Thanks John, Will follow this advice. Looked at rings, they are polished evenly all the way round, but someone else who looked pointed out(on one ring at least) that the polishing was at the top which he suggested meant the ring/rings were in the wrong way up!! which would cause oil to get past... When I assembled the bike there were no indicaters to what way up they should go (which I expected!!!) and they certainly were not cheapo rings!!!!The gaps by the way az are ok!! Have ordered a new set of rings and also some valves, bit of scoring on a couple of them and the tops are badly 'dished) There is a engine re-conditioning shop local who a couple of guys in the Triumph owners club recommended. Lot of experience with car and bike heads... Has a Serdi valve seat cutting machine. Thinking about getting him to 'clean up' the seats..not pitted but they look at little 'grooved' Also thinking it will at least save me spending hours trying to get at good seal!!? But also wondering seeing as I'm at this point whether to just have new guides fitted as well (just for peace of mind if nothing else!!!) Happy with the rings analysis but worried about the carbon build up on the backs of the inlet valves??? surely that is oil coming down the guides??? The fact that the bike had a hard life (poor maintenance,misuse? etc..)makes me think if poor oil wore other components will it have wore/damaged/scored the guides as well??? Any thoughts on any of that???
Hi, Have decided against having new guides, just going with the valves, rings etc... All things considered after john's advice on Triumph rockers running 'drier' than most bikes the problem must have been the rings.... One more issue I could do with help though. When stripping down, the rocker shafts were turning in the boxes.. Got the exhaust one out, but the inlet shaft is still in the box.... had to undo the oil feed pipe and remove box with shaft, nut and feed pipe still on. Any ideas on how to get it out???
An air wrench will turn the nut so fast the shaft doesn't have time to react. This solution will require an air wrench and a Whitworth/BS socket wrench. Not sure you have access to those.
However, this may expose an issue you didn't know you had. The shaft is actually 2 separate pieces that aren't ever supposed to come apart. If the shaft is spinning, then the cap may have come loose from the shaft. Be sure and check for that.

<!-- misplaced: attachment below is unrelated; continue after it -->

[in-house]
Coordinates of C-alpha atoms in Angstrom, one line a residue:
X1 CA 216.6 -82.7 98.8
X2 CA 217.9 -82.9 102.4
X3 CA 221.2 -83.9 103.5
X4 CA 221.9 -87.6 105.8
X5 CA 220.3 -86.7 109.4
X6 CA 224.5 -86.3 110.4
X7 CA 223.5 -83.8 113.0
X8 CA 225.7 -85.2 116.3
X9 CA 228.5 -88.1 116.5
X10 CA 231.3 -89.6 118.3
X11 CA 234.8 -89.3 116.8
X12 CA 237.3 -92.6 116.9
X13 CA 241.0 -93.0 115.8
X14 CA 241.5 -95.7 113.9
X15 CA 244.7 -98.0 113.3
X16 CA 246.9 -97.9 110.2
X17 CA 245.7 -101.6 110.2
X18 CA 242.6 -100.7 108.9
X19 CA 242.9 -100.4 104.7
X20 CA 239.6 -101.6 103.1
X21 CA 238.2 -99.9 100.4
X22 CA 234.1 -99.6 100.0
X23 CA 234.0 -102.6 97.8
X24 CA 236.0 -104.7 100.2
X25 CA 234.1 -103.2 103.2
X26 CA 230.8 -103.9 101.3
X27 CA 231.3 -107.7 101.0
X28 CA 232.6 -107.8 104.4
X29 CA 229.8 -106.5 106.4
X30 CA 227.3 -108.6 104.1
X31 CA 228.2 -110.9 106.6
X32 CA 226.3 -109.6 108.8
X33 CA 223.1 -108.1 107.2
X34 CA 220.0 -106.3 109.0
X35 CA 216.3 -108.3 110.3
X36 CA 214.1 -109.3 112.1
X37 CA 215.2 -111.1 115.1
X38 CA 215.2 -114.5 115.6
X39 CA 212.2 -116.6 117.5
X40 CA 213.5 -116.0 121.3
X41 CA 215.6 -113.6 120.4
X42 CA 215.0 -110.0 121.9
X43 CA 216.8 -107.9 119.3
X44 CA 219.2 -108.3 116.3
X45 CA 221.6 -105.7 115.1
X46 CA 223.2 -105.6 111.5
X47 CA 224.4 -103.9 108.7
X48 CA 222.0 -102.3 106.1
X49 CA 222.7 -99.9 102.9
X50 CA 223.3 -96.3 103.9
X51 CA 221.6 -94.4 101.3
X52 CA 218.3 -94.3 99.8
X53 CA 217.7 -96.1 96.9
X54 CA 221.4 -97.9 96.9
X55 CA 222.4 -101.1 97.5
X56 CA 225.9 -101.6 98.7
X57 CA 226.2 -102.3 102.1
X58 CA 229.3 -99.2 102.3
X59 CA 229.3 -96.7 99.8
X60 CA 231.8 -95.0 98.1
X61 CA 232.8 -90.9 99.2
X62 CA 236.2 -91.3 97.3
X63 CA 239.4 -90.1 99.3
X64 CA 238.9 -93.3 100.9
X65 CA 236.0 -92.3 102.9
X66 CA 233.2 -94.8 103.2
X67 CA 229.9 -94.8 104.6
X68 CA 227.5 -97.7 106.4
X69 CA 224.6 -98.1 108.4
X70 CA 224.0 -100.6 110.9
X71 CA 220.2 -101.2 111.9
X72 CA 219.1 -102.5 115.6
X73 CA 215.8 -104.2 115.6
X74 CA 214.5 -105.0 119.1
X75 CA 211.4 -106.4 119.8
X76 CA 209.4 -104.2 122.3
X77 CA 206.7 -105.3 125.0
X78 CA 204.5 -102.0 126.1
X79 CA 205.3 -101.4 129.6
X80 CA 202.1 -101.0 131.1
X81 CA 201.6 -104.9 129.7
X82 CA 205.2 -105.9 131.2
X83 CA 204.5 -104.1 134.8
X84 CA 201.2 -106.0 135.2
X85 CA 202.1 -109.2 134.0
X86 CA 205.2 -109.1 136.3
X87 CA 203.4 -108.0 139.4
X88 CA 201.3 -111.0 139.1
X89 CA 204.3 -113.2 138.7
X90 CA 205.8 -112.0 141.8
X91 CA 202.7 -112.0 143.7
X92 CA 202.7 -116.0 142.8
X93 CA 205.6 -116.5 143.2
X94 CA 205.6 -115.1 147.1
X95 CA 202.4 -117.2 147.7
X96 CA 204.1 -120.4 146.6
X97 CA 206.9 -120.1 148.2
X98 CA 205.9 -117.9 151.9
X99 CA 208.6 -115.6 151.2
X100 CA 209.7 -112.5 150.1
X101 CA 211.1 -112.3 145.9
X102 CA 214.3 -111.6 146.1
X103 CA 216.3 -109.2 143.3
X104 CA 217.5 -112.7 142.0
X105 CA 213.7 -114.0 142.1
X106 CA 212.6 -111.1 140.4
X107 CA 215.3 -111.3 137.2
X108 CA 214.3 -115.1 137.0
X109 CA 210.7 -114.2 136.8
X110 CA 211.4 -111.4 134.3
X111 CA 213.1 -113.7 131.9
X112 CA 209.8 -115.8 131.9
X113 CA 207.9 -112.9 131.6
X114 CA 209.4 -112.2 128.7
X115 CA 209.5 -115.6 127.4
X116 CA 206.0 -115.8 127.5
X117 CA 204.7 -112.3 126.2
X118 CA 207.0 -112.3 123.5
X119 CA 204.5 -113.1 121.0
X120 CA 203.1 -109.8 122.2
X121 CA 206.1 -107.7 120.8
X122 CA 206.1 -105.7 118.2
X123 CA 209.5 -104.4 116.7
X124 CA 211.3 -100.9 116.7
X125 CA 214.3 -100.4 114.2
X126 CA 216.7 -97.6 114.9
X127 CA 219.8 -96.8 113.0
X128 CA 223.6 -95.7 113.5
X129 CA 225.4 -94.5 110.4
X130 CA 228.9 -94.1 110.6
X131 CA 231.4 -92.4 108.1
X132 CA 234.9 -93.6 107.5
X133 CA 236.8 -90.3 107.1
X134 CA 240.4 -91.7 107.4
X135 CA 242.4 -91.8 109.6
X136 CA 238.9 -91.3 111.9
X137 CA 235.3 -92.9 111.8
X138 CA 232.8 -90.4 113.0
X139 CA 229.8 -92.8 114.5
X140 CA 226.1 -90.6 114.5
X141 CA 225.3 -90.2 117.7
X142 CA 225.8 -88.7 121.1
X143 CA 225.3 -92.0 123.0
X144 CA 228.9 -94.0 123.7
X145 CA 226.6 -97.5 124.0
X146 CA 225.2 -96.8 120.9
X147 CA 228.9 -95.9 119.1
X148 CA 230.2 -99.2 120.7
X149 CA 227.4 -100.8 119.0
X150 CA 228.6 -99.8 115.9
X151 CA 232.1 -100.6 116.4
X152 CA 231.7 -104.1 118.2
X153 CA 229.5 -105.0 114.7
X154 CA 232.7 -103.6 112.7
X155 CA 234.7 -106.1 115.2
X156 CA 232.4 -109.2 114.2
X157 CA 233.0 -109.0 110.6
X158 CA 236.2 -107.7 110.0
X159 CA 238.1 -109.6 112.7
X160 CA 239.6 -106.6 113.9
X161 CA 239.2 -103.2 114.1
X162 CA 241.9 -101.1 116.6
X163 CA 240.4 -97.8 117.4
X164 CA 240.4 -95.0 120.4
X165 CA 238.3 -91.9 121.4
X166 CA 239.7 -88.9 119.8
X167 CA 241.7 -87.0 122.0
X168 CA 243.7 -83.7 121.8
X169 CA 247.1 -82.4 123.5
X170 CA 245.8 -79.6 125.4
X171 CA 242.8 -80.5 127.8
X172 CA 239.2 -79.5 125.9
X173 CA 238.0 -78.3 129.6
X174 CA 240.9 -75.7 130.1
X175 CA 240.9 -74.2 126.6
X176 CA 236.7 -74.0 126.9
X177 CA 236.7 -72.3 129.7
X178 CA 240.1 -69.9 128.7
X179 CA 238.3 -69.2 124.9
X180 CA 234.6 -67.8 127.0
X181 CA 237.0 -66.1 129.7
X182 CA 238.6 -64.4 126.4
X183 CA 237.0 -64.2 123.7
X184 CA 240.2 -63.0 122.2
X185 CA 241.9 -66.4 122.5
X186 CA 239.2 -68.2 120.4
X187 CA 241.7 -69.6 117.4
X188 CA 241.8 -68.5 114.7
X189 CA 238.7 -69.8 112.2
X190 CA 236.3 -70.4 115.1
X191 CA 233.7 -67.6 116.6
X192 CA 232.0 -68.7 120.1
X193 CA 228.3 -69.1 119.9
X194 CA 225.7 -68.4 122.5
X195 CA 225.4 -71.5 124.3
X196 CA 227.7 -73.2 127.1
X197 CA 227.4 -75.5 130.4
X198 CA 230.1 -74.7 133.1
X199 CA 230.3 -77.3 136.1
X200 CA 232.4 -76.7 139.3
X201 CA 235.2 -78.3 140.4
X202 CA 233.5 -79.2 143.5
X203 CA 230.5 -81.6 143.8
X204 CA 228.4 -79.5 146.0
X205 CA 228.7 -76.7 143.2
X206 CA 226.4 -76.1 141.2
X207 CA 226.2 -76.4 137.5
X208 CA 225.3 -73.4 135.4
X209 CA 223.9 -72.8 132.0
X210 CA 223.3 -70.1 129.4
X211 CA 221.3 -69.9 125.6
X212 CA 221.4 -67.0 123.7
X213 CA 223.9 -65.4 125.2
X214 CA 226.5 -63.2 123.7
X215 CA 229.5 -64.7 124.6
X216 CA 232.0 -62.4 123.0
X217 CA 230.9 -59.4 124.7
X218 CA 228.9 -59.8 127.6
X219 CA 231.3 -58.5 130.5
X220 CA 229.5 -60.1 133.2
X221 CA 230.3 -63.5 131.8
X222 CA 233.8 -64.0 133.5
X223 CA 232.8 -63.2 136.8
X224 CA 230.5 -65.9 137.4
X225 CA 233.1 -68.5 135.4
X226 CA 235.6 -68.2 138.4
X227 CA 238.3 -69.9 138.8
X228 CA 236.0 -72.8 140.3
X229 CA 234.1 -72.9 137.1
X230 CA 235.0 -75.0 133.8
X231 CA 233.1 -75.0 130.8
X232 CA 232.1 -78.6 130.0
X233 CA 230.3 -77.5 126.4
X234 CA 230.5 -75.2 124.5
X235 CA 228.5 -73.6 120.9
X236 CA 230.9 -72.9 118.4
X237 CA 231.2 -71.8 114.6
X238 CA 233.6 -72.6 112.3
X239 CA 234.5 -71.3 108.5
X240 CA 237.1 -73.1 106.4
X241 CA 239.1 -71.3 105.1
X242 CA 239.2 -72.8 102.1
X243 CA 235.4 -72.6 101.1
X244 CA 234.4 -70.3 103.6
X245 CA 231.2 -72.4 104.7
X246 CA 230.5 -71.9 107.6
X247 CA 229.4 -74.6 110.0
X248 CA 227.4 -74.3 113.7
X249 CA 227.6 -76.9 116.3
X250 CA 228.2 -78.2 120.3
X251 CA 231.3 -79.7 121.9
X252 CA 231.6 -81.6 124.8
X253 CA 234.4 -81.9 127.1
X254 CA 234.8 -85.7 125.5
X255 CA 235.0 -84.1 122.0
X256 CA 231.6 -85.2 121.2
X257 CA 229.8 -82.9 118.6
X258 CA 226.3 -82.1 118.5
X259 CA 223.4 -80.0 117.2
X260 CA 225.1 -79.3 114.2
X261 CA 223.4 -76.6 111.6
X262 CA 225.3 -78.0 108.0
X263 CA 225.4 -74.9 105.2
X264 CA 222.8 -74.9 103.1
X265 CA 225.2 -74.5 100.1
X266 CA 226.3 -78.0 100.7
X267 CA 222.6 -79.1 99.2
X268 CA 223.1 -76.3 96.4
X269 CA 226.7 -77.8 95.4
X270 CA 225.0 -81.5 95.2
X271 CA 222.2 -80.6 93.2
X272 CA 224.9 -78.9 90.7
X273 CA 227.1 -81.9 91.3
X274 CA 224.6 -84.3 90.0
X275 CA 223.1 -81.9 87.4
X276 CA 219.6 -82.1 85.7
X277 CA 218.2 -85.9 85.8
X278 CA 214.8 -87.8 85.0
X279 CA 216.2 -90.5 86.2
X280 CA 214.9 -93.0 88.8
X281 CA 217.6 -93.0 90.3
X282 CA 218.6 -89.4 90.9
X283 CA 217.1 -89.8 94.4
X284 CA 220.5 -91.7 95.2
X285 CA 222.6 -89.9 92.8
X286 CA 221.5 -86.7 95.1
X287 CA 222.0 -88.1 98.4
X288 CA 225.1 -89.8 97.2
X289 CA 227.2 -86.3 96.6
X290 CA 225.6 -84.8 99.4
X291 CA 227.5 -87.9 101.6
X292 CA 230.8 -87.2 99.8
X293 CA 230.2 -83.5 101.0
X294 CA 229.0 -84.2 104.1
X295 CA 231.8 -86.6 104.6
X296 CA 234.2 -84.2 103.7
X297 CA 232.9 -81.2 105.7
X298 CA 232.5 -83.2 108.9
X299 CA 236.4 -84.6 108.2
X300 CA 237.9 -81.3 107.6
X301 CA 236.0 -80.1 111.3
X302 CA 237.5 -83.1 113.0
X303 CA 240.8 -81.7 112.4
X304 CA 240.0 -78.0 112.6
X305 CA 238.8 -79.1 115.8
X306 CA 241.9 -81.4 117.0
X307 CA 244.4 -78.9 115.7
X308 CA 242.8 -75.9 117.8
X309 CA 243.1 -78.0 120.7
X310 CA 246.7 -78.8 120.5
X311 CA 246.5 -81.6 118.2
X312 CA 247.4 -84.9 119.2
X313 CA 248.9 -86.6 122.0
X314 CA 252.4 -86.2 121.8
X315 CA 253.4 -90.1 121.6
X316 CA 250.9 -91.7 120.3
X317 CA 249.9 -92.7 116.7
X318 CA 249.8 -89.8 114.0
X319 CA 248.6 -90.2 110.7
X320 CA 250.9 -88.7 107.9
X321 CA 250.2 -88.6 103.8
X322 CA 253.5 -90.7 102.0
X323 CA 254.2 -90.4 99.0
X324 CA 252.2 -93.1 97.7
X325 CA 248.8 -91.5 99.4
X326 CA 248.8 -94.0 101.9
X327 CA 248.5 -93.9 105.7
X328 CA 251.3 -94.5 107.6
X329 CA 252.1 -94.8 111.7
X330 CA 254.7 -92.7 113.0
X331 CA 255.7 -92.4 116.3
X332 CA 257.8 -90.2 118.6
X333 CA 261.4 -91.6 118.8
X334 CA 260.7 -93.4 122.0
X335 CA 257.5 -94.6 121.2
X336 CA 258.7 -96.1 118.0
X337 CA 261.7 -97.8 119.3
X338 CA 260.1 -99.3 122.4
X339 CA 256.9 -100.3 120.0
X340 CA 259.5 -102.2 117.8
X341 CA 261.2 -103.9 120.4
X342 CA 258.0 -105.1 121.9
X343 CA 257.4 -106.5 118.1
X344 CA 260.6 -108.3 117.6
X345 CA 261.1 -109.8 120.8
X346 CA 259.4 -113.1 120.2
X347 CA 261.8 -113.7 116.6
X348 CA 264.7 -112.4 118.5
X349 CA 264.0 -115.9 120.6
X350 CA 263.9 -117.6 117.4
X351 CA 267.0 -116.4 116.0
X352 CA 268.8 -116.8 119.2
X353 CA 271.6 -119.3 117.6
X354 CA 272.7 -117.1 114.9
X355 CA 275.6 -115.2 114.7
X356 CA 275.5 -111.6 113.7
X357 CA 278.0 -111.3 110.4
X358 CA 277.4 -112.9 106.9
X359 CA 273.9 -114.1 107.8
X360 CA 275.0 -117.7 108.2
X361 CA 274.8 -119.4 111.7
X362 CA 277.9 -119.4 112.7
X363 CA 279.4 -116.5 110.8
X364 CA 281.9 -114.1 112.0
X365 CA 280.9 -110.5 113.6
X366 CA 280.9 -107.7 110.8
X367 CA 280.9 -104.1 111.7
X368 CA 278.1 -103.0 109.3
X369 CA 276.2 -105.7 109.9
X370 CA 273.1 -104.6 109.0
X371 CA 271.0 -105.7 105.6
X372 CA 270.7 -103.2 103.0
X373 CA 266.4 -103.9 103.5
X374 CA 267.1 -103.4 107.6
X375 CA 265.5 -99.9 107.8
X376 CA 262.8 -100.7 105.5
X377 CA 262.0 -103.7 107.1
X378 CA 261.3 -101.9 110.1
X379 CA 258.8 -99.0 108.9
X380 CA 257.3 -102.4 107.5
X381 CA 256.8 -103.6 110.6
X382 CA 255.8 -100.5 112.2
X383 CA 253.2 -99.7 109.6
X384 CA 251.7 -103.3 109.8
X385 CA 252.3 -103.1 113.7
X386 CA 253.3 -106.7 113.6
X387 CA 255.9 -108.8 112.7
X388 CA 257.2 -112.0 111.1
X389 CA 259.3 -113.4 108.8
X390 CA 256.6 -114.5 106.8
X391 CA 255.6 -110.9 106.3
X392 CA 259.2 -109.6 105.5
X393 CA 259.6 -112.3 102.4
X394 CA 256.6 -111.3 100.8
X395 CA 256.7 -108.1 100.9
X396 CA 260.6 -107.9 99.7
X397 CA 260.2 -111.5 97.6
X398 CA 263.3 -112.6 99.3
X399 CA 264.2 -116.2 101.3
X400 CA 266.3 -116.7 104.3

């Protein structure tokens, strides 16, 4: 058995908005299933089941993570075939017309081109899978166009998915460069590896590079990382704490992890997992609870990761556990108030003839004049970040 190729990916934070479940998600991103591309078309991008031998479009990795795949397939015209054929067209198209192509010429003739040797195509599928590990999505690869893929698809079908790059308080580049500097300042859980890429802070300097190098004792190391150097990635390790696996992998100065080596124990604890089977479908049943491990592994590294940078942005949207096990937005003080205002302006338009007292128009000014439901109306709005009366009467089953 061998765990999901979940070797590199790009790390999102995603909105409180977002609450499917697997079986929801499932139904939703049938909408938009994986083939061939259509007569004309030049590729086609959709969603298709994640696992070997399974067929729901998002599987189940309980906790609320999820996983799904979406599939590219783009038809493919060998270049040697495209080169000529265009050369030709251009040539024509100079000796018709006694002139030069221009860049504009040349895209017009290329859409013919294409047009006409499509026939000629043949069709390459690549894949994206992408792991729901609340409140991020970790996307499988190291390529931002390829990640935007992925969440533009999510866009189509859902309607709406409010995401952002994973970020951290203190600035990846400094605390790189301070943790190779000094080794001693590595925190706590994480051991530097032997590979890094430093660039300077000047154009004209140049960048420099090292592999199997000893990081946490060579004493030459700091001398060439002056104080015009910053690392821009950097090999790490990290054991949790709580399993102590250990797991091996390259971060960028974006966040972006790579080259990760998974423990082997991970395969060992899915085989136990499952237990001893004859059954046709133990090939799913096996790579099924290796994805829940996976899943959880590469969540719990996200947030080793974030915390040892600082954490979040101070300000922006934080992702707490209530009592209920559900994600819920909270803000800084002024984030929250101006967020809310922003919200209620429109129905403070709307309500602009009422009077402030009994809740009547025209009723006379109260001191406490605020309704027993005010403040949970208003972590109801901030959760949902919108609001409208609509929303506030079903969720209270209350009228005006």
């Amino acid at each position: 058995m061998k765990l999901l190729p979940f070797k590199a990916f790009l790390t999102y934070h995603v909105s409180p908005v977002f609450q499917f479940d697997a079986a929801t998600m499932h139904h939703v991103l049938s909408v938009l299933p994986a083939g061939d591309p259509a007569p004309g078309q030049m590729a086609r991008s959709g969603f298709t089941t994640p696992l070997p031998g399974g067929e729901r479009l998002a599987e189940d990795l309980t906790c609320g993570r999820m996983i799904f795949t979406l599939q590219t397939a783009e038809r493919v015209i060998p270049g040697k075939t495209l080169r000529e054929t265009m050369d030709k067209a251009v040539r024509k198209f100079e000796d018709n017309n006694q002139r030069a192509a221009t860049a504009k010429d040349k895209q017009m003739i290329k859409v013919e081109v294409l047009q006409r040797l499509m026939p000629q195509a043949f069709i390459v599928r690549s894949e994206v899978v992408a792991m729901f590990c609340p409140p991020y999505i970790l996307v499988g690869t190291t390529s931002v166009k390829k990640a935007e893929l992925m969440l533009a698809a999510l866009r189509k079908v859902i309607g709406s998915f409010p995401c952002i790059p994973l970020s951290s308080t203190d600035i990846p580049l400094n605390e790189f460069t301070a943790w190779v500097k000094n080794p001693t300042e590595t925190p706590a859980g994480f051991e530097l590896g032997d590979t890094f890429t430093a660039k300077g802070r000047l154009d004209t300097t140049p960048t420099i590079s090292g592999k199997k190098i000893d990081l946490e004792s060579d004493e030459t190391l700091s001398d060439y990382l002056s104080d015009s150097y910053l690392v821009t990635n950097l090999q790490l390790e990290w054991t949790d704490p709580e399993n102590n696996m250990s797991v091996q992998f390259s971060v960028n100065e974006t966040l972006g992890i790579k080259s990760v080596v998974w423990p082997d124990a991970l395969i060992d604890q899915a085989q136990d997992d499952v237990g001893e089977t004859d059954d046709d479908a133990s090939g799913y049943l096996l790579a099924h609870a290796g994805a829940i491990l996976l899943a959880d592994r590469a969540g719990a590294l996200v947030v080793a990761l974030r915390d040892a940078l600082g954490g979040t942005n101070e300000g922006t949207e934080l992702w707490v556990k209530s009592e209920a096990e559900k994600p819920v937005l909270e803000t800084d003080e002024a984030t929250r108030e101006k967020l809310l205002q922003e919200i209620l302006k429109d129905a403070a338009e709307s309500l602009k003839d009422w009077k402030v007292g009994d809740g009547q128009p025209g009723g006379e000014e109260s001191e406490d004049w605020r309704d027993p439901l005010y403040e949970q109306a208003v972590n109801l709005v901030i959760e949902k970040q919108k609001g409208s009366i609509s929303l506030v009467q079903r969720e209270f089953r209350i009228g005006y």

Thanks RF, got an air wrench at work and it has done the trick!! Trouble is those shafts are going to spin when I re-assemble yes?? What can be done??? I have measured the shaft diameter (where the rockers run)In the workshop manual spec's it says they should measure .4990" - .4995". mine are measuring .4985" and a little less in places. Doe's that mean they re-placing anyway??
John, have measured the valves. One is about a thou under but they look marked. Can't measure the guide bore, nothing to do it with. They are my main concern... with the wear everywhere else (mostly down to unchanged oil methinks??)could they be not so much worn as scored?? Guy who is going to re-cut valve seats reckons the guides are ok (he 'wiggled them!) said one was 'a little' loose!!?? and he is highly recommended and no doubt has plenty of experience. Please forgive my paranoia on this issue, just want to dot the i's and cross the t's before re-assemmbly.. But just out of curiousity... what sort of life/mileage should you get out of the guides??? many thanks for the help...
Ahhhh, sorry guys...this is all a bit new and alien to me.. and I've had a whole lot of non-bike related crap to deal with this year... will try and keep you informed and keep everything together... glad you are still following the 'saga/nightmare!!!!
hi, had my mates t140v firing on 1 cylinder befor and after engine rebuild,checked everything still nothing, came across your post and took off live to switch and connected it to live on battery, now running perfect, new switch on order, thanks for your post saved my mate money and me a lot of time.
Re: T140 STILL.....Won't run right!!!!!